posted by Blisterlips at 6:20 AM on June 20, 2012 [1 favorite]


ANYWAY- nothing beats the safety that comes with neighbors who give a hoot if you are getting robbed

Yes, I have a neighbour on one side who is nosy and always around and a bit of a pain in the arse frankly, but when we're away she keeps an eye on the house, takes in the mail, is a curtain-peeker when anyone approaches, all that good stuff. That's valuable to us. I don't need to be best friends with my neighbours but having the sort of cordial relationship where (on an irregular basis) we can borrow tools from each other, sign for packages, work with each other in replacing fences, things like that saves us all hassle, time and in some cases expense. That's not trivial to me. Plus smiles and small talk are better than cold nods when you inevitably run into each other. I live in urban Toronto and our entire properties are small, 25x100 or so, though. Fully six gardens back onto my own. I might feel different if I had a massive garden and never saw anyone.

In my experience sometimes the "little things" like the lightbulb (and I agree with others, those can definitely interrupt sleep and be amazingly sharp at the right angle through a window) can really aggravate. I have two neighbours whose dogs relieve themselves at the rear of their gardens, a few feet from where we sit out on patio furniture every night, and I have to discuss the stink with them however awkward I feel. I mean, chances are you will have your own issue like this or favour you need from your neighbour at some point and when you do you will be glad you put a screen on the lightbulb or left a light on inside instead of out. Good luck whatever you decide!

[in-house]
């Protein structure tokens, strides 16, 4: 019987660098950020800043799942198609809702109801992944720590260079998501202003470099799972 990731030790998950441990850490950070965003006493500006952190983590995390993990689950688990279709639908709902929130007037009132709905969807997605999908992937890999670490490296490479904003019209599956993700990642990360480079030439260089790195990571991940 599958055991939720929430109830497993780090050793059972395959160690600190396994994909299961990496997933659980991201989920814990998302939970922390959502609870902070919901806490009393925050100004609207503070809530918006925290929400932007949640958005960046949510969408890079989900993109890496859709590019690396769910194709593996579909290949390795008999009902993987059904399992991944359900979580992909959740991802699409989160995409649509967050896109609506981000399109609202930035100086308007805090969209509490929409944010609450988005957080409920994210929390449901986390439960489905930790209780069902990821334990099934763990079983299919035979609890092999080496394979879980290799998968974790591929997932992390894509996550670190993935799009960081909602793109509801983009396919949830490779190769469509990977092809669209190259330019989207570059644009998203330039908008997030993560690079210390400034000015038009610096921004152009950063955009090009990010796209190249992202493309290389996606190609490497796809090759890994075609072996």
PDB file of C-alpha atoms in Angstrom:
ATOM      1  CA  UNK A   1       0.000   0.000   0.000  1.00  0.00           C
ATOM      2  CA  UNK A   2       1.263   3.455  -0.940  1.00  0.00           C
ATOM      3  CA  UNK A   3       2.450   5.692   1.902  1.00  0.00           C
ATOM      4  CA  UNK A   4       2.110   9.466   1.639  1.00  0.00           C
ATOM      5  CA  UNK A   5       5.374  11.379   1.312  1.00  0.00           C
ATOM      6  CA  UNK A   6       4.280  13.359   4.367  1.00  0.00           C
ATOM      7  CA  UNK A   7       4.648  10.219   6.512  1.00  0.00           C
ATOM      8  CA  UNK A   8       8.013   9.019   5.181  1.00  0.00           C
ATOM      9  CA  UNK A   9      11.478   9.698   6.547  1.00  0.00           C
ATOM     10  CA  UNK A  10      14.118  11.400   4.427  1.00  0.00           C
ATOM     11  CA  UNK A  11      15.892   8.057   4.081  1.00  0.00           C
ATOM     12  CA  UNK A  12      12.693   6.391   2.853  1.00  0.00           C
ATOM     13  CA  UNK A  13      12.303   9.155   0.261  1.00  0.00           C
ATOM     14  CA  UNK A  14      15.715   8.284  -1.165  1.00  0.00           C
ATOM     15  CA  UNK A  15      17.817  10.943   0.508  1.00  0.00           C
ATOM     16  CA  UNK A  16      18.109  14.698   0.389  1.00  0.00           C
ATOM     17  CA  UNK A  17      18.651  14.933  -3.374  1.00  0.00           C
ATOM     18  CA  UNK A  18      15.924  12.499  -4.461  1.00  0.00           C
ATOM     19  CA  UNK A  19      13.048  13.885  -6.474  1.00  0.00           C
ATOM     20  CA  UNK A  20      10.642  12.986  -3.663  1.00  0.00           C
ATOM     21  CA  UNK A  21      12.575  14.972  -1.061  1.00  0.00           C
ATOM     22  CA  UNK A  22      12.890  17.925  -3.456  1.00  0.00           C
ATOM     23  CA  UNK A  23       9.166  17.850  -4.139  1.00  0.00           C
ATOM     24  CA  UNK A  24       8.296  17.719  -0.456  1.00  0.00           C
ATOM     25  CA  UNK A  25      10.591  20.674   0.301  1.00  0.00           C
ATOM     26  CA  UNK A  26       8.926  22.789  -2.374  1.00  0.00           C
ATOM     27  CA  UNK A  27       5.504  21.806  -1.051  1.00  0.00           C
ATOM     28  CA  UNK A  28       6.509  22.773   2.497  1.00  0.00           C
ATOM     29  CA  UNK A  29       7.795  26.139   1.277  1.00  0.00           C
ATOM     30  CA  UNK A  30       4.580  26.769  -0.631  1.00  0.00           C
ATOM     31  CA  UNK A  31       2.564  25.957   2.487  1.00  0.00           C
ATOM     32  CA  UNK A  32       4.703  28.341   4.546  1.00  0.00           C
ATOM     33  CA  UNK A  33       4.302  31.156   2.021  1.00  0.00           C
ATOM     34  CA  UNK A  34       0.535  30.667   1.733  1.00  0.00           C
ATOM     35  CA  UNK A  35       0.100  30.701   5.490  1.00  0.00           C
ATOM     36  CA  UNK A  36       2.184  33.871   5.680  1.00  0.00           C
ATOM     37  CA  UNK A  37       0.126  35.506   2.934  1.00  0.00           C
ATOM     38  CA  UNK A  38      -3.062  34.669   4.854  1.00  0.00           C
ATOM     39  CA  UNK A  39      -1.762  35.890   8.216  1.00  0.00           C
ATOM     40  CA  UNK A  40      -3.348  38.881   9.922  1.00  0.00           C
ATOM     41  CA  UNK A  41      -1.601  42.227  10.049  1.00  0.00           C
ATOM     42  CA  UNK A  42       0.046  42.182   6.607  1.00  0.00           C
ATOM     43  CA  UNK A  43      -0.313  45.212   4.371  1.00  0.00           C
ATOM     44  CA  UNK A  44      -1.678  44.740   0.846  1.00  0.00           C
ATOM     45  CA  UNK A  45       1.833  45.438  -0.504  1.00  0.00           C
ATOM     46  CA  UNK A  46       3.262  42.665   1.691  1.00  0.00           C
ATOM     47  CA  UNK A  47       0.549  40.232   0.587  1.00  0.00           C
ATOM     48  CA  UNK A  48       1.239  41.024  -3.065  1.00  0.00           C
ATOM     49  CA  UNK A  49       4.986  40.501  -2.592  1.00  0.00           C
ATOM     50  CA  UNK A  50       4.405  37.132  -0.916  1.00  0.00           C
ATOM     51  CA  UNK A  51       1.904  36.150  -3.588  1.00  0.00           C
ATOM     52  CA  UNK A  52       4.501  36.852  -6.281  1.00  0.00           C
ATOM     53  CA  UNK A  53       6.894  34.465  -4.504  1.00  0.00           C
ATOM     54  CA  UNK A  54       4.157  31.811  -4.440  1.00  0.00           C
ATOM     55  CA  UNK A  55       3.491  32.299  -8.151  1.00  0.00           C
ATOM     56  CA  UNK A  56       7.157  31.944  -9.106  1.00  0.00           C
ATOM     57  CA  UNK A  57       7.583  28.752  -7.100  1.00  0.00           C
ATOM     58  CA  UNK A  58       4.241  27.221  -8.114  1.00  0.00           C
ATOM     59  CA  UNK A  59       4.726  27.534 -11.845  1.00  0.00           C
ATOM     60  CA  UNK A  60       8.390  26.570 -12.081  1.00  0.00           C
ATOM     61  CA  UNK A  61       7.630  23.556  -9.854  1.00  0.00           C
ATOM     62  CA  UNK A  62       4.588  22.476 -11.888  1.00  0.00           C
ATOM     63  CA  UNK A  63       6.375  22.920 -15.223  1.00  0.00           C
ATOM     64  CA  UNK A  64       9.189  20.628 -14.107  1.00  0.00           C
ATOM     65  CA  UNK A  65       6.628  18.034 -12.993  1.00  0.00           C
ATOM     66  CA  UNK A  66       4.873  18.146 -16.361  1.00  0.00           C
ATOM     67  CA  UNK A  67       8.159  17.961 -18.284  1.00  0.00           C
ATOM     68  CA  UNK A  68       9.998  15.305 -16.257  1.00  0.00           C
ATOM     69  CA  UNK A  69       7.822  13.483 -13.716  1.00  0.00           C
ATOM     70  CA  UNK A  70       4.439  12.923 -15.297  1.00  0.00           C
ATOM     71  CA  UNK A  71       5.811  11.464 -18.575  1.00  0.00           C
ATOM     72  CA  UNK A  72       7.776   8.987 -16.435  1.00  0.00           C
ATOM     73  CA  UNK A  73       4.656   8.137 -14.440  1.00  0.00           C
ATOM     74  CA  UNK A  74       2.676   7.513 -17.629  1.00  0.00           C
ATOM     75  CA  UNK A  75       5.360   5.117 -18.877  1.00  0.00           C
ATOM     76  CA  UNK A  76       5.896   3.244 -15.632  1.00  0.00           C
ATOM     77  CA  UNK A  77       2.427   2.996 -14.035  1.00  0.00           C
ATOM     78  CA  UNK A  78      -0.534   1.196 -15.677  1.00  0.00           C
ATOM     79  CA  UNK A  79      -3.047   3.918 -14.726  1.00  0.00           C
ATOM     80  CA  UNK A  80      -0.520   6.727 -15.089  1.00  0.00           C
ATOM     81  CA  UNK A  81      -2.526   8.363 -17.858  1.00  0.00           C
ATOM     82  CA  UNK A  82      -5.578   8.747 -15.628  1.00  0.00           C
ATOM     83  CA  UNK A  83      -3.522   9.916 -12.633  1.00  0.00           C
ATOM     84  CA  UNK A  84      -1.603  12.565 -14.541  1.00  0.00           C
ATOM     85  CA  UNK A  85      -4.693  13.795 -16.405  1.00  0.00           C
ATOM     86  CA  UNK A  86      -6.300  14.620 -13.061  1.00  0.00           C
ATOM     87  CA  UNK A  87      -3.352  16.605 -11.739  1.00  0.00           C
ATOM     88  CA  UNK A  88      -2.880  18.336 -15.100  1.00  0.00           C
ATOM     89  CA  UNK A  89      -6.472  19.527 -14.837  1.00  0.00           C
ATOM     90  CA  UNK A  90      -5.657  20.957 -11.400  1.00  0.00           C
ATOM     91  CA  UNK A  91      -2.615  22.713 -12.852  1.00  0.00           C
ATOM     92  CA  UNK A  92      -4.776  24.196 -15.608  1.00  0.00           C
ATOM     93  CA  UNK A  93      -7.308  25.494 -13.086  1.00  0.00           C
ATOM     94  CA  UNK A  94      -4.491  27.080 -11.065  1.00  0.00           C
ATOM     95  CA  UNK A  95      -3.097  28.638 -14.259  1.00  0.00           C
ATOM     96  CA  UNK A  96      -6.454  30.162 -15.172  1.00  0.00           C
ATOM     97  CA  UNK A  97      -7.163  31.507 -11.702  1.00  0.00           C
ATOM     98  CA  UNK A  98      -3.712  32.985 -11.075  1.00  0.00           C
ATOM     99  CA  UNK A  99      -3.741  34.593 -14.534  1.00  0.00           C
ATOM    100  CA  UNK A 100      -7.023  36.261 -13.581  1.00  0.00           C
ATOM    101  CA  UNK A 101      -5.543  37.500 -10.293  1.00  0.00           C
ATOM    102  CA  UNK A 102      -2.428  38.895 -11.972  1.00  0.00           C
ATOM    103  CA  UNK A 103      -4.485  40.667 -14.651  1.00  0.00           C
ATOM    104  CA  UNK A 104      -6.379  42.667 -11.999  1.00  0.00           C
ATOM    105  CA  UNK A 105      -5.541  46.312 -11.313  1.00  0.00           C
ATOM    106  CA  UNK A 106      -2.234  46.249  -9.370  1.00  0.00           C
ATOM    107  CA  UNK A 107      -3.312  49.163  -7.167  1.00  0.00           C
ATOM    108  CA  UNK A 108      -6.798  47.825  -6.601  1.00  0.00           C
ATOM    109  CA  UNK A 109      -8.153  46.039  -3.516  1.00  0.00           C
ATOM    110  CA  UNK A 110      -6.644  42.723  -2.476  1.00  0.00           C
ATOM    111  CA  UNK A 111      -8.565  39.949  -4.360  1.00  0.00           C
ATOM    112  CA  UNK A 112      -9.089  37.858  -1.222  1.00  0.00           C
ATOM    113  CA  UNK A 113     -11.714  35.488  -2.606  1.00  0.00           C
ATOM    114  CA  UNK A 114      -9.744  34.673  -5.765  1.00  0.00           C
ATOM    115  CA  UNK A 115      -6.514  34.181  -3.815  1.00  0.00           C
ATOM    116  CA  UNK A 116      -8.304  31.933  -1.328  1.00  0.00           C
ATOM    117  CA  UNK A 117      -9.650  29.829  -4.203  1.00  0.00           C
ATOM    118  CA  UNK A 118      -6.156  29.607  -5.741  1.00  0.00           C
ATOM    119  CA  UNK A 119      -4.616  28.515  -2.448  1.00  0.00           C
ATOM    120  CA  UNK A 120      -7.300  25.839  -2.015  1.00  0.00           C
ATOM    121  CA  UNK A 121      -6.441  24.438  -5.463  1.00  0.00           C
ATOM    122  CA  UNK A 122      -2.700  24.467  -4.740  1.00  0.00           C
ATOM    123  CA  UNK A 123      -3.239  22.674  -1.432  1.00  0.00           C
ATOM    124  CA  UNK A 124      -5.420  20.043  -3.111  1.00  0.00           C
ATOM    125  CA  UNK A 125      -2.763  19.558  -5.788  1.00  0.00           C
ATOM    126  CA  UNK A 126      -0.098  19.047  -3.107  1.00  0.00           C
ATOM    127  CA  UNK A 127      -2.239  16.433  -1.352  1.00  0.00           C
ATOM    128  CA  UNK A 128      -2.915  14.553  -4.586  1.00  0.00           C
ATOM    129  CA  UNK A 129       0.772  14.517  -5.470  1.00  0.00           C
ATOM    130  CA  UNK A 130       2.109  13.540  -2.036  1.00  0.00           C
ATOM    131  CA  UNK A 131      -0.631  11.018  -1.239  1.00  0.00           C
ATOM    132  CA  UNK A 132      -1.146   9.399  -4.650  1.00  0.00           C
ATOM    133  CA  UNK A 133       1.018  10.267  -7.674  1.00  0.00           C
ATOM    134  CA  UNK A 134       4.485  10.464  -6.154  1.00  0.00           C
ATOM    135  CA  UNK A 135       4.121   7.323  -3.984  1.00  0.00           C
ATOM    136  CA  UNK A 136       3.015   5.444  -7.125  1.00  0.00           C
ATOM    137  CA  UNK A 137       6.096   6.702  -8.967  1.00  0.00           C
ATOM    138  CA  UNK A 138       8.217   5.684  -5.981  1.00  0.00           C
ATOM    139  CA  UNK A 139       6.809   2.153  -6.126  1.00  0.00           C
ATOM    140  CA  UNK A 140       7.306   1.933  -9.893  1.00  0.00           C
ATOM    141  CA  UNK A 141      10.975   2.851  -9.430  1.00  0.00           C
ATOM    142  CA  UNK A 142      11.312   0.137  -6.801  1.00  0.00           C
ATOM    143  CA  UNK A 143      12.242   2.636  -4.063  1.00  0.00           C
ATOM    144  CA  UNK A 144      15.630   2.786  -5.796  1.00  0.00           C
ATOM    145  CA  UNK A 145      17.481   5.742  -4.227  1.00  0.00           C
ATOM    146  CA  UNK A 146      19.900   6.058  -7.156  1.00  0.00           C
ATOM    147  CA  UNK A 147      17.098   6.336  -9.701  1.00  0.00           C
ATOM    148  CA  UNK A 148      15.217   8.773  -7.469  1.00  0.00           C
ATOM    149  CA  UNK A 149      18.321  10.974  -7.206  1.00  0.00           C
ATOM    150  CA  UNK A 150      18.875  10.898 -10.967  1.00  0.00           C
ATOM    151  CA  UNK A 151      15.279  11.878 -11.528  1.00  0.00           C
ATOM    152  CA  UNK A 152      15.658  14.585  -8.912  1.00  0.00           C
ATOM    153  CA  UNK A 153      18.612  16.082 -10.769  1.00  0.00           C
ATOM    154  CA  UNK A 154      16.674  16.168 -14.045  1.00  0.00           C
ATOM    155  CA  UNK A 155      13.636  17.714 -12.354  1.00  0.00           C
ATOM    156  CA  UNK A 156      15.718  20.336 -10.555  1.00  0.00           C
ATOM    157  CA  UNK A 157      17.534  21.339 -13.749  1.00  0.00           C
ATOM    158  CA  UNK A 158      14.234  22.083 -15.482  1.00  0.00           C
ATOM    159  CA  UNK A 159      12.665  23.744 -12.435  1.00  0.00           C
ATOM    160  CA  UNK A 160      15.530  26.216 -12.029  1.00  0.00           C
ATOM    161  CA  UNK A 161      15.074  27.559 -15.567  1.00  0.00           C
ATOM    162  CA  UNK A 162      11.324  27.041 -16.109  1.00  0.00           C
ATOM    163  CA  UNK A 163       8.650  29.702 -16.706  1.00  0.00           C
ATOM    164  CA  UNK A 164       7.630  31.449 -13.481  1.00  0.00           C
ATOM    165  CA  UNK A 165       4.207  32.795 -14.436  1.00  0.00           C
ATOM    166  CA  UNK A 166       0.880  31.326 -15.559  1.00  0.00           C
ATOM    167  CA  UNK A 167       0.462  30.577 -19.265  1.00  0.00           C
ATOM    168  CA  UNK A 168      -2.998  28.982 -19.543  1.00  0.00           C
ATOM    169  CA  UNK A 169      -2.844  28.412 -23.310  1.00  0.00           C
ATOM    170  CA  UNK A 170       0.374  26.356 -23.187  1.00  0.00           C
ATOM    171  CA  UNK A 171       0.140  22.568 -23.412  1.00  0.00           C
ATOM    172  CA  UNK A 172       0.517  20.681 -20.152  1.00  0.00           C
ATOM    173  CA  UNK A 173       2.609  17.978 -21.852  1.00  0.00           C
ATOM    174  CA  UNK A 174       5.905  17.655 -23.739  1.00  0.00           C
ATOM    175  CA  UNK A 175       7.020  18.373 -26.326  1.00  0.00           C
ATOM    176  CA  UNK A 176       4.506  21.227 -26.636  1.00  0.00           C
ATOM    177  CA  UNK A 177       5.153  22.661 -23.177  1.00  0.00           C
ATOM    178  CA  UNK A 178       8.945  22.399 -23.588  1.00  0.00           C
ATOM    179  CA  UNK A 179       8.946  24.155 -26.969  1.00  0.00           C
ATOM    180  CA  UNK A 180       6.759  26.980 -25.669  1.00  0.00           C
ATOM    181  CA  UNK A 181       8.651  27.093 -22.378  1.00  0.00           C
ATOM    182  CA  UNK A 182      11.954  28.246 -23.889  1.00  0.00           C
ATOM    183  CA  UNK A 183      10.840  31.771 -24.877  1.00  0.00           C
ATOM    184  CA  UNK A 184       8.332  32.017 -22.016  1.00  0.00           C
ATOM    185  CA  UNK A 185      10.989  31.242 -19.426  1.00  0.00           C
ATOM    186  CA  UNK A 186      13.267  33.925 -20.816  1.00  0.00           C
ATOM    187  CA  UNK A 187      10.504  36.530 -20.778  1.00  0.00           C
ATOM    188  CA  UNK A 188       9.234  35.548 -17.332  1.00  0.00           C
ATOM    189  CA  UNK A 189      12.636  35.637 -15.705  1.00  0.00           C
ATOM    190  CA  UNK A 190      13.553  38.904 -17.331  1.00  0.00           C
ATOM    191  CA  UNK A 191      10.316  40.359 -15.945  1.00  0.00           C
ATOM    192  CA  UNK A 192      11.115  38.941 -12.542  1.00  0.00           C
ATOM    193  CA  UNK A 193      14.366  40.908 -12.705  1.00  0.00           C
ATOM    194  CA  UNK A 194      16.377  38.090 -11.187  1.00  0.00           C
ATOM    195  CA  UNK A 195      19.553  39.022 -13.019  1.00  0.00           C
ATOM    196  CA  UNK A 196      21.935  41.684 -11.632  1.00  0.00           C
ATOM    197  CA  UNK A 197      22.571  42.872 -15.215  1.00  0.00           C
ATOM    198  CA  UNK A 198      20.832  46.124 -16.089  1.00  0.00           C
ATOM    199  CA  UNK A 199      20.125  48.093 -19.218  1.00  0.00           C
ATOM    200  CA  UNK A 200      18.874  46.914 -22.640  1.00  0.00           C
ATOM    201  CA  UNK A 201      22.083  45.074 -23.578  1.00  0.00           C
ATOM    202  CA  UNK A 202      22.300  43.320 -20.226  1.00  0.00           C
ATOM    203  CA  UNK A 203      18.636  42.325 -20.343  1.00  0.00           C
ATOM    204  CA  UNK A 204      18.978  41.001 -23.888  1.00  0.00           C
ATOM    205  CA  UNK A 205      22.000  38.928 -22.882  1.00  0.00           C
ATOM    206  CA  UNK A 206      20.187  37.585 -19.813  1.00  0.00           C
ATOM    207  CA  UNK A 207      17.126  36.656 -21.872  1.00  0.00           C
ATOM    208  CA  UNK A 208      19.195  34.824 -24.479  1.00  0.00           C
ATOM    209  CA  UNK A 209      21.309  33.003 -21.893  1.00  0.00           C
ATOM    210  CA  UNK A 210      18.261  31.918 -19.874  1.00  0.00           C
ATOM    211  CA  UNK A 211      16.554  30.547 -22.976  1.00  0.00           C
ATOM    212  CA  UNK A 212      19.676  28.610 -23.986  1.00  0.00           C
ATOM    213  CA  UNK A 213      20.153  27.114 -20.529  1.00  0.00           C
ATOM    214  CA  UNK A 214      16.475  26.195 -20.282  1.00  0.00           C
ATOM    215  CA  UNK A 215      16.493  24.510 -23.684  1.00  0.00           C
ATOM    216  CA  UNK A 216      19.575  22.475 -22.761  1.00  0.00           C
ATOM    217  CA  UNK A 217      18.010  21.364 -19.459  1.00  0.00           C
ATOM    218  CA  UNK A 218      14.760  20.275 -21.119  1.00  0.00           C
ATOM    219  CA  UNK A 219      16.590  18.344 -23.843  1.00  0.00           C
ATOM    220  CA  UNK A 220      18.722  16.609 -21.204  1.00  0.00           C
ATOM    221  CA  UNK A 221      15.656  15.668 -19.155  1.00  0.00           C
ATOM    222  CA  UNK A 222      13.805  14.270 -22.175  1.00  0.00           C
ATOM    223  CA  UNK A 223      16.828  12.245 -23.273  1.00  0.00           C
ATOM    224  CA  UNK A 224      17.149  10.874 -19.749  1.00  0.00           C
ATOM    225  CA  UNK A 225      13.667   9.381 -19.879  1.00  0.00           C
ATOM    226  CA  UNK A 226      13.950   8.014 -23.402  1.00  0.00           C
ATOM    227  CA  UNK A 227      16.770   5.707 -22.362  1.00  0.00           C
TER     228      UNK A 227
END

posted by jamesonandwater at 6:50 AM on June 20, 2012 [2 favorites]


There is some evidence that too much artificial light ay negatively impact the health of various living things- including people. I got new neighbors recently and they started using a very bright light that the previous neighbors had never used. I left them a note asking them if they could please not use it after 10 because it shines right into my bedroom- through the curtains- and I get up very early to work. They very kindly not only changed the bulb, but put a better shade on it.

I don't like to have to use complete light-blocking curtains, I like being able to see a bit of sky and trees when I lie in bed. I like being awakened by the early morning light instead of an alarm clock. (I live at a latitude where the seasonal variation of dawn is not very pronounced.)
posted by mareli at 8:27 AM on June 20, 2012 [2 favorites]


Thanks for the responses. I think the next step is to get a motion sensor/dimmer light. And you are right, one of my concern is that this is the first request when someone has barely introduced themselves, wondering what will be next. I do think that this was an aggressive request and we should not have complied with it completely. A compromise would have been good.
posted by pakora1 at 8:29 AM on June 20, 2012